Massachusetts Sen. Elizabeth Warren has one of the most comprehensive plans to address this problem. In addition to supporting Medicare-for-all, which would replace private health insurance plans with a single-payer government-run system, the Massachusetts progressive would also offset the physician and specialist shortages by targeting half of new residency placements in medically-underserved areas, and by expanding student loan forgiveness funding for doctors who work in underserved areas. She has also proposed reimbursing rural hospitals at a higher rate than urban ones, increasing funding for community health centers by 15% per year over the next five years, and establishing a $25 billion capital fund to support measures like constructing new birthing centers, which are especially scarce in rural towns.

Despite 20% of Americans living in rural areas, only 6% of the nation’s OBGYNs serve them, according to the latest survey numbers from the American Congress of Obstetricians and Gynecologists. Less than half of rural women live within a half-hour of a hospital that offers perinatal services, the group says.

Vermont Sen. Bernie Sanders, who rose to national prominence before the 2016 election for backing universal health care (“I wrote the damn [Medicare-for-all] bill,” he says), has offered a plan of his own. His would expand funding for rural health centers, as well as for the National Health Service Corps, which places health care providers in underserved areas. “Health care is a major concern for rural voters, and Democratic primary voters trust Bernie above all others on health care issues,” one of his spokespeople told TIME.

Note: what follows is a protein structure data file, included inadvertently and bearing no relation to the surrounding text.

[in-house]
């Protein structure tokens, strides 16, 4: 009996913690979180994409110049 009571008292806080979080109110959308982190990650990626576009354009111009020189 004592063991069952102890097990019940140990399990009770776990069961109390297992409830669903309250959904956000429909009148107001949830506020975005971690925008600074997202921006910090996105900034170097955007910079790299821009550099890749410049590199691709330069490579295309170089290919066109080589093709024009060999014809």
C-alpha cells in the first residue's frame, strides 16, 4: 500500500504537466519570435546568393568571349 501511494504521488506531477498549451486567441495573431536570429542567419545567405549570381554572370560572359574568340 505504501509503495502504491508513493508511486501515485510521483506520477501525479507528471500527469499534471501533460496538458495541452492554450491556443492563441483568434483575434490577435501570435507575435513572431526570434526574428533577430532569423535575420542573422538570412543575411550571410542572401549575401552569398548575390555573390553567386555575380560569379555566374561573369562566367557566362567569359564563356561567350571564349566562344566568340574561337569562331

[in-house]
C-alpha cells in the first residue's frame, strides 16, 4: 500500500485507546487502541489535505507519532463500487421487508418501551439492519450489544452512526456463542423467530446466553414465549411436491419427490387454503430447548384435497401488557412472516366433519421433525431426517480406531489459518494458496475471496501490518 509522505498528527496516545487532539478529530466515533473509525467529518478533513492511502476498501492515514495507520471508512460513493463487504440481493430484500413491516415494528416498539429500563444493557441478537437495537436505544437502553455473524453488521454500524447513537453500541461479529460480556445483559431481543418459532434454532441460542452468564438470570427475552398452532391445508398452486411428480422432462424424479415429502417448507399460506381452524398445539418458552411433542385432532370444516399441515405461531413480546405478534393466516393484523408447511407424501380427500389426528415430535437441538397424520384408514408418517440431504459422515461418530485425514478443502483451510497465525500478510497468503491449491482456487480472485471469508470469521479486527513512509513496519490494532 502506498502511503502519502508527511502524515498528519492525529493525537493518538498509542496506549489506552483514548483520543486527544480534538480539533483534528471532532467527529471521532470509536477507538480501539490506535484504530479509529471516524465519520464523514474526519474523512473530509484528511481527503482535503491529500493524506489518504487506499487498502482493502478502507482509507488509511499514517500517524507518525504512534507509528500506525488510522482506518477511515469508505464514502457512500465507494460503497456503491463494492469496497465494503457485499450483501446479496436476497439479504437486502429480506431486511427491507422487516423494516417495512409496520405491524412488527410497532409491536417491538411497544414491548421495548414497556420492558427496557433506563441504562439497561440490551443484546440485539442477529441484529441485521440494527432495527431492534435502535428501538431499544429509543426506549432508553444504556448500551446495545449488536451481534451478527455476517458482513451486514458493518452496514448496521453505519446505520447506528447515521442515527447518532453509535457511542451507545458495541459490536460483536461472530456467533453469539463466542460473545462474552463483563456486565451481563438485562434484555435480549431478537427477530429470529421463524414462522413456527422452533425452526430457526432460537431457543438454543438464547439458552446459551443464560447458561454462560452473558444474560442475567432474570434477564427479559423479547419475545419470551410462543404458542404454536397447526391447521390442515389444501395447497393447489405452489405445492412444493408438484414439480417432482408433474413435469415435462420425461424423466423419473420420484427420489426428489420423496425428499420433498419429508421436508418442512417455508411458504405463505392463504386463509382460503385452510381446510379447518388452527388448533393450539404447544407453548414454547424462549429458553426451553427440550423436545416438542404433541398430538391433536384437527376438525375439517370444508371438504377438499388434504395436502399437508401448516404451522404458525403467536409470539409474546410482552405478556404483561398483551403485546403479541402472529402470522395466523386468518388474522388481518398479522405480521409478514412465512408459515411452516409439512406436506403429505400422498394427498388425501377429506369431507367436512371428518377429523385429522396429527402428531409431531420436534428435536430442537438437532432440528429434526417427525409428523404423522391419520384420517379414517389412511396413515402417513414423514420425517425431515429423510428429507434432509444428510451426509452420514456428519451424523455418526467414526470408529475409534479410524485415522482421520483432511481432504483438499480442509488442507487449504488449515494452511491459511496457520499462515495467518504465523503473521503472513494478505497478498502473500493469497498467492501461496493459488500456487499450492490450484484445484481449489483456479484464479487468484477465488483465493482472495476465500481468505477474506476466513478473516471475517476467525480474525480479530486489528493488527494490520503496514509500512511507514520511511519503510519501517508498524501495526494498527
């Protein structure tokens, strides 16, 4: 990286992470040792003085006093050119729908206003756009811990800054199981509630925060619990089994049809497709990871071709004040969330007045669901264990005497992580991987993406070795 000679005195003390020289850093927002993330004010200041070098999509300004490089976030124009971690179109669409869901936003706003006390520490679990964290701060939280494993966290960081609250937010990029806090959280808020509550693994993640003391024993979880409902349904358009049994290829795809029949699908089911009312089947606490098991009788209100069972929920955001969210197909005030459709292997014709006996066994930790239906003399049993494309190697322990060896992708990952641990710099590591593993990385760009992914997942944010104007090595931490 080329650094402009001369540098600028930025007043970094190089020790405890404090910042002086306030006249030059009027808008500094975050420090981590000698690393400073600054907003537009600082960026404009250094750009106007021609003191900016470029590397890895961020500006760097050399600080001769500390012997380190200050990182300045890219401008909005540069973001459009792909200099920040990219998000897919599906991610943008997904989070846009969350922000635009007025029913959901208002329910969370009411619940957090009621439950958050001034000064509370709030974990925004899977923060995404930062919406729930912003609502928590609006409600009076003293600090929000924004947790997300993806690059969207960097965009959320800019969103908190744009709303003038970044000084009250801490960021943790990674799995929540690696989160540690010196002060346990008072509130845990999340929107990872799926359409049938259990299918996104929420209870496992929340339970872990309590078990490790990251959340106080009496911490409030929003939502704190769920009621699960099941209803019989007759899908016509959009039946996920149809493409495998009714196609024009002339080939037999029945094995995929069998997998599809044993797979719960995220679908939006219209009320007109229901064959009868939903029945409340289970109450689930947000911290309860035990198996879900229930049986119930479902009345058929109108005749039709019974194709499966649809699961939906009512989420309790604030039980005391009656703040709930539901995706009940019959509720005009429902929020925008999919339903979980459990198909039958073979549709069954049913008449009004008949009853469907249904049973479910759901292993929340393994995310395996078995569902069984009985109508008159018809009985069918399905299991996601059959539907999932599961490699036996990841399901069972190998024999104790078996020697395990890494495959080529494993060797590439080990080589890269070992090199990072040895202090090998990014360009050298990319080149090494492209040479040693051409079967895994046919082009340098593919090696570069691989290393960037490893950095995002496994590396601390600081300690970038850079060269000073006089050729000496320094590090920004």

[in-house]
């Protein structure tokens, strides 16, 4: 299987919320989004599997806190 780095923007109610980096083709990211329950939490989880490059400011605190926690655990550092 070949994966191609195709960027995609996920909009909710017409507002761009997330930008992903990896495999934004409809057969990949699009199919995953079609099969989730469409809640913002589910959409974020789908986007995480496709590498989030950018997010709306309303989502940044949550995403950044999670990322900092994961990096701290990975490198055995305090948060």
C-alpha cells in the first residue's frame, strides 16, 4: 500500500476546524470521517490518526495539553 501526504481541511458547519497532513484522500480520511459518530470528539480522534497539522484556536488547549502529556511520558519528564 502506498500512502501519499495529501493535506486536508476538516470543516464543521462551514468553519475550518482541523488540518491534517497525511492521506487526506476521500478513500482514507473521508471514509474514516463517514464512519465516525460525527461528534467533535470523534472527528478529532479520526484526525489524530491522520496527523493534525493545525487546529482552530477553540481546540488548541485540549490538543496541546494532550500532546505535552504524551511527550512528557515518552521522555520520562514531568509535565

Former Vice President Joe Biden, meanwhile, has focused his attention on community health centers and educating new doctors. His plan would double federal funding for community health centers, and develop partnerships between high schools, community colleges and health centers in hopes of inspiring students to pursue health-related careers in rural areas. Along with corporate lawyer turned entrepreneur turned Democratic contender Andrew Yang, Biden also proposes deploying cost-efficient videoconferencing and other telehealth services to areas where specialists are lacking.

Rural health advocates, while open to telehealth services, point out that they are limited in emergencies. To be sure, a doctor-to-patient video chat likely wouldn’t have saved Mitchell’s life. It also wouldn’t have helped Kati Stieler, a part-time teacher whose rapid labor almost resulted in her second child being born on the side of a two-lane highway.

In Stieler’s case, the closest hospital with a labor and delivery department was more than 100 miles—a two hour drive—from her home in Grand Marais, Minnesota. When she went into labor in August, it was 2 a.m. and pouring rain. “I therefore spent the drive tensing my whole body trying to keep my baby in and slow down labor, all while shouting, ‘This is HORRIBLE! THIS is HORRIBLE!’” Stieler told TIME in an email. As Stieler’s contractions intensified, her OBGYN told her and her husband to turn around and head to the nearest emergency room, where she delivered 12 minutes after they arrived. Both she and her baby boy were healthy, but it was hardly an ideal experience. Much of her stress would have been relieved, she says, had a birthing center been closer to home, preventing the anxiety that her child would be born on the side of the road. “My first words when we got out of the car were, ‘I don’t want to be here!’ with tears running down my cheeks,” Stieler said. “Everything I had been told was that we were not supposed to go to our local hospital and our babies were supposed to be born in Duluth.” The doctor who delivered her baby was not an obstetrician and had anything gone wrong, the hospital would not have been equipped to provide neonatal intensive care.

“There is something broken in our system, and it needs to change,” said Stieler. It’s a sentiment that many rural people would agree with—and may very well vote on next year.

Write to Abby Vesoulis at abby.vesoulis@time.com.